Donald Trump's order to assassinate Soleimani was more about grabbing headlines than foreign policy

Up until recently the US president has shown he has no idea who Qassim Soleimani is, but the killing of the Iranian general has now pushed the Middle East to the brink of war

Ahmed Twaij
Saturday 04 January 2020 12:23
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Who was powerful Iranian general Qassem Soleimani?

Make no mistake, the assassination of General Qassim Soleimani, Iran’s second most powerful man, alongside the deputy leader of the Popular Mobilization Forces, Abu Mahdi al-Muhandis, is the most significant event to rock the Middle East since the 2003 US-invasion of Iraq. Seen as heroes to powerful militias in Iraq, the killings will inevitability spell out ongoing violence in Iraq.

The unilateral decision made by President Donald Trump reeks of the current administration’s impulsive nature on foreign policy, void of thought out plans to mitigate consequences and more focused on headline grabbing opportunities.

Labile decision-making, often announced through brazen tweets at untimely hours have had severe consequences in the Middle East throughout Trump’s administration. Last October, Trump’s sudden withdrawal of troops from northern Syria, left thousands of Syrian Kurds fleeing a Turkish incursion.

As is often the case, Trump’s decision in Syria and assassinations in Iraq are not accompanied with a conscious strategy, with the Pentagon and State Department scrambling to formulate policies to deal with the aftermath. secretary of state, Mike Pompeo previously stated that Trump, “makes decisions and then absorbs data and facts.”

Since the assassinations in Iraq early Friday morning, the US State Department has had to urge all US citizens in Iraq to leave the country, appearing to strengthen Iran’s grip on Iraq. Iraq’s fragile stability, which took years to build, collapsed overnight as Trump sought to show his military strength.

Announcing the news in typical Trump fashion, the US president posted a picture of the US flag. The notion of celebrating the death of Iran’s second most powerful politician as a “Make America Great Again” moment, shows the short-sightedness of the attack and neglect of the potential dire consequences.

The ease with which Trump can, from a distance, comfortably order the assassination of two senior figures in Iraq, disregarding Iraq’s sovereignty for the second time in a week, is petrifying especially since the outcomes to those living in the region will potentially be disastrous. This form of targeted killing of active senior foreign military personnel sets a worrying new international precedent.

Trump, who initially started conflict with Iran as part of a bid to roll back former president Barack Obama’s legacy, regularly accused Obama of attempting to start a war with Iran just to help re-election. Fast forward to 2020, an election year which up until now has been marred by impeachment proceedings and it appears that a war with Iran is exactly what Trump is seeking.

Understanding that a war-time leader has never lost a re-election campaign, Trump has followed Bill Clinton’s footsteps in an attempt to switch media rhetoric away from impeachment proceedings by conducting air strikes in Iraq and appear as a war hero.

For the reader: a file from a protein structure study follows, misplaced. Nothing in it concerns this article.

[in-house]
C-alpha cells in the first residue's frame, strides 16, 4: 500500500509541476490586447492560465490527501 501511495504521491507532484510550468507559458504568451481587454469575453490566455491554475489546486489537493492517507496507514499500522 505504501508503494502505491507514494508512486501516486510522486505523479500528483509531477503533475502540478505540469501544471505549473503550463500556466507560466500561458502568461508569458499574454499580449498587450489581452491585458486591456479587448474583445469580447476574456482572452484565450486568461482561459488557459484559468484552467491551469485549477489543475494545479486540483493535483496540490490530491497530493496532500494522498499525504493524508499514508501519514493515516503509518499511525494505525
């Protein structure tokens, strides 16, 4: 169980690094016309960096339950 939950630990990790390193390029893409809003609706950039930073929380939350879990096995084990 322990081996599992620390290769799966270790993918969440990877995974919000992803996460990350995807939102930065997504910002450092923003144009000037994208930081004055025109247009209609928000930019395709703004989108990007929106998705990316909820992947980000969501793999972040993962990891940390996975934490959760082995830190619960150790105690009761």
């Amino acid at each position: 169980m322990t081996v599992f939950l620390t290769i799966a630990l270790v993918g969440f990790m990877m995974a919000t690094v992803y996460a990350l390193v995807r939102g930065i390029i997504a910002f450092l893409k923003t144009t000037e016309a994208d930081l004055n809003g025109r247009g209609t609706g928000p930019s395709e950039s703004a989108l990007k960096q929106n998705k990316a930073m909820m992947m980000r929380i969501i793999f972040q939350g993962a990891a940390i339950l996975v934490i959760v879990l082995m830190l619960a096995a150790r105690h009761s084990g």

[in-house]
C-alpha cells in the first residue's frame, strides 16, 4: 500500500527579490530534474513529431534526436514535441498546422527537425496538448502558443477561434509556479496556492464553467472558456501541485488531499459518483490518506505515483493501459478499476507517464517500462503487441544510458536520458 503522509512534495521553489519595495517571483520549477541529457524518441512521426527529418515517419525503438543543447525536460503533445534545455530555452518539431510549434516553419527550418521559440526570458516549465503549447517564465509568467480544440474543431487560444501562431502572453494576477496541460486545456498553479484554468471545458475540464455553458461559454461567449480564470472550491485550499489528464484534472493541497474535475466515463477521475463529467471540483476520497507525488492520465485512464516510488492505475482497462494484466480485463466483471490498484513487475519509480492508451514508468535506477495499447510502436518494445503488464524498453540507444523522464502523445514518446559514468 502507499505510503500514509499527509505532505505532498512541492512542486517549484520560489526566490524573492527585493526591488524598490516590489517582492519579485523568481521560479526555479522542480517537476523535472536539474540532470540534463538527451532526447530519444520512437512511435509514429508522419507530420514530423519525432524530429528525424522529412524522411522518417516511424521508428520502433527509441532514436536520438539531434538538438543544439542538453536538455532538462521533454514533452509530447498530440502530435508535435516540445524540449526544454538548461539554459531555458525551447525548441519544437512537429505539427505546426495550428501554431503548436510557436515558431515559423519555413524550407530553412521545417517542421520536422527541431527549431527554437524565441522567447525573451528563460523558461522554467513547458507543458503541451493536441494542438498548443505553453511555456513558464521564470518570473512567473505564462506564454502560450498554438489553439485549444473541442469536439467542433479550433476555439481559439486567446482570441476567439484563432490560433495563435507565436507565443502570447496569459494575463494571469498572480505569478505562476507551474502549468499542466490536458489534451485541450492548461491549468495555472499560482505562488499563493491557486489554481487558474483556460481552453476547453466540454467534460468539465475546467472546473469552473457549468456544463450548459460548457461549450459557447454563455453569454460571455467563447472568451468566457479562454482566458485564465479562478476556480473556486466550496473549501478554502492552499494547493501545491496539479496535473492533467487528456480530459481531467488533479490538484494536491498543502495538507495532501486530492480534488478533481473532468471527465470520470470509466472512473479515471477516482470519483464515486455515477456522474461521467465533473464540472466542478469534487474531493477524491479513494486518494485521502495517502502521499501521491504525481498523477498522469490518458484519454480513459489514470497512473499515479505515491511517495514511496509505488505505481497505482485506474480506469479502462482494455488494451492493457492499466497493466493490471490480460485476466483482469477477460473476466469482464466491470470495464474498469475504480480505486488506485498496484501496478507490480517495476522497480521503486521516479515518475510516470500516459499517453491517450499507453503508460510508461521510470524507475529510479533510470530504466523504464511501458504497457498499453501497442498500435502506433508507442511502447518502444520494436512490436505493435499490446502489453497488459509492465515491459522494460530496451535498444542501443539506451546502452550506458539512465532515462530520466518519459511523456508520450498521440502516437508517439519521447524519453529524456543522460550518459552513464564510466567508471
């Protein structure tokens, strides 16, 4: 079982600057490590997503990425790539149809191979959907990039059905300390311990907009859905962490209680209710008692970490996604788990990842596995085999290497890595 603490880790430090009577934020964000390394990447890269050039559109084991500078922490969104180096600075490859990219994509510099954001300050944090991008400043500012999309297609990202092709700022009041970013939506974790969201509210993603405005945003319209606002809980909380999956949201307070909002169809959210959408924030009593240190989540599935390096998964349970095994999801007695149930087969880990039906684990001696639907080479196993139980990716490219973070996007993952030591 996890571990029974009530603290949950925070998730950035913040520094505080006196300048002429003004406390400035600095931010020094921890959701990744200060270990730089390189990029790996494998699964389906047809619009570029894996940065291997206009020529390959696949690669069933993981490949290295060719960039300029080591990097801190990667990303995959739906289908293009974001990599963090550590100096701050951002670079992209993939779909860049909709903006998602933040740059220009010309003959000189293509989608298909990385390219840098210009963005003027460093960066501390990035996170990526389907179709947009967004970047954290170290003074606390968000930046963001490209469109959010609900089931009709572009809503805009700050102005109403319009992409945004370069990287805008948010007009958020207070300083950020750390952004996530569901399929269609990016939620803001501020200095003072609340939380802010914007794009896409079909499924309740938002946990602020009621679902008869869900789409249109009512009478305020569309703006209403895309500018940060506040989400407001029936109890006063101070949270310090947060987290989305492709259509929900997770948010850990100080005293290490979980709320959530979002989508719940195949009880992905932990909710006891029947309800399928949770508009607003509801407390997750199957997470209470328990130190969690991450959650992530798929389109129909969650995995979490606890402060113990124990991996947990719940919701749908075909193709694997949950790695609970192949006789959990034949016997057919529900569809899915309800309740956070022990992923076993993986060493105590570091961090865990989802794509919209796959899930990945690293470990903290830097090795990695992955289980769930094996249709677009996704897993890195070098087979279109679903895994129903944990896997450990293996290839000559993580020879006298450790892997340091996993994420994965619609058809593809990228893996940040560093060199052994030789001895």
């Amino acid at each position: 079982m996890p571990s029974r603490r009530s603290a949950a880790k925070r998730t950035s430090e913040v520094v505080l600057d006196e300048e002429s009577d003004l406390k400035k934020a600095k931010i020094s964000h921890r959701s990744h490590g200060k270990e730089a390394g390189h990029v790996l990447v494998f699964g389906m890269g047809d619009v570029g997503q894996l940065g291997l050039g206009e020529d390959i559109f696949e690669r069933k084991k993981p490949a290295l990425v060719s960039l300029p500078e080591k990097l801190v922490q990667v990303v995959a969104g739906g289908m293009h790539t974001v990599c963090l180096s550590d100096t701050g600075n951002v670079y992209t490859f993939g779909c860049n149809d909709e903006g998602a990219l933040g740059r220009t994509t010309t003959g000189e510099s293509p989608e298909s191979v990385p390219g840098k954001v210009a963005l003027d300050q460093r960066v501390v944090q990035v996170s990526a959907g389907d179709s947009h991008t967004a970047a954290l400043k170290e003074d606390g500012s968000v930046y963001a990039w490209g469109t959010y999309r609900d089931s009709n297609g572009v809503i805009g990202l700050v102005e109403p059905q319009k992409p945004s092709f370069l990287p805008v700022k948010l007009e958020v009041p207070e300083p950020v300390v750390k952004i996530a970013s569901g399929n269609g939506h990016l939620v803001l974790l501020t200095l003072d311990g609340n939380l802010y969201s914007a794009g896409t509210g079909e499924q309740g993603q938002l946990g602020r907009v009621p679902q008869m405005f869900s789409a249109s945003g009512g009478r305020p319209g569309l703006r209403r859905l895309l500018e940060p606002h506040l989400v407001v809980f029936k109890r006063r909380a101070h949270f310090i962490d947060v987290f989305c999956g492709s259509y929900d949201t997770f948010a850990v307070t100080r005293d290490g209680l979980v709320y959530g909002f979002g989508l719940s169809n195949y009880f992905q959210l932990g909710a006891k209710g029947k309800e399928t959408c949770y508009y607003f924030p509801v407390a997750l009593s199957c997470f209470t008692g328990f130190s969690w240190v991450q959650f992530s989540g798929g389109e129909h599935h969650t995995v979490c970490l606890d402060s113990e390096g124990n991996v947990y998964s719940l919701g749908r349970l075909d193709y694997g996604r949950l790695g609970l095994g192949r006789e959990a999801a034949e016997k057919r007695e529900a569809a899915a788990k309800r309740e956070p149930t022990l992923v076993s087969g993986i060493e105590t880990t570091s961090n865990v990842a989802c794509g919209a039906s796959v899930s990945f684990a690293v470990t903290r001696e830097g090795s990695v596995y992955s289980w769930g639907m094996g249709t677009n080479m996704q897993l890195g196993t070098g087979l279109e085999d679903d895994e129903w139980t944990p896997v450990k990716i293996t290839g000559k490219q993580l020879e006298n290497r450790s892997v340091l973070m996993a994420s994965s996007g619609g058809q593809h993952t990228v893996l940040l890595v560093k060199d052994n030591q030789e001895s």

Up until recently, Trump has shown he has no idea who Soleimani is, but has now pushed the Middle East to the brink of war with the assassination of the Iranian general. Trump’s pseudo-authoritarian decision to assassinate Soleimani could potentially throw the region into massive conflict but did not come with congressional approval.

Since the War Powers Resolution in 1973, federal law prevents a US president from committing the US into armed conflict, without prior congressional approval. The significance of killing a senior Iranian figure has been deemed an unconstitutional act of war by many and could now place a number of US troops in danger as a consequence of the attack.

As a journalist who has previously spent time reporting from Iraq, in the last few years I have never been more scared for Iraq’s future than after the news of the assassination, and that includes the war on Isis. The killing of 25 unknown Iraqis last Sunday by US airstrikes resulted in the US embassy being stormed by protestors earlier this week.

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Following the assassination, Pompeo posted a video of Iraqis celebrating the news of Soleimani’s death, showing the little understanding the current US administration has of the complexities of Iraq’s demographics and divided loyalties. Many in Iraq still see Soleimani as their hero – we can expect them to seek revenge far greater than storming the US embassy.

Iraq, a country which has witnessed ongoing violence since the 2003 US invasion, has likely been plunged back into a cycle of violence, albeit now as the battleground for the US and Iran’s proxy war. Trump was elected on a mandate of ending so-called “endless” wars. Now it appears we are being dragged into one.

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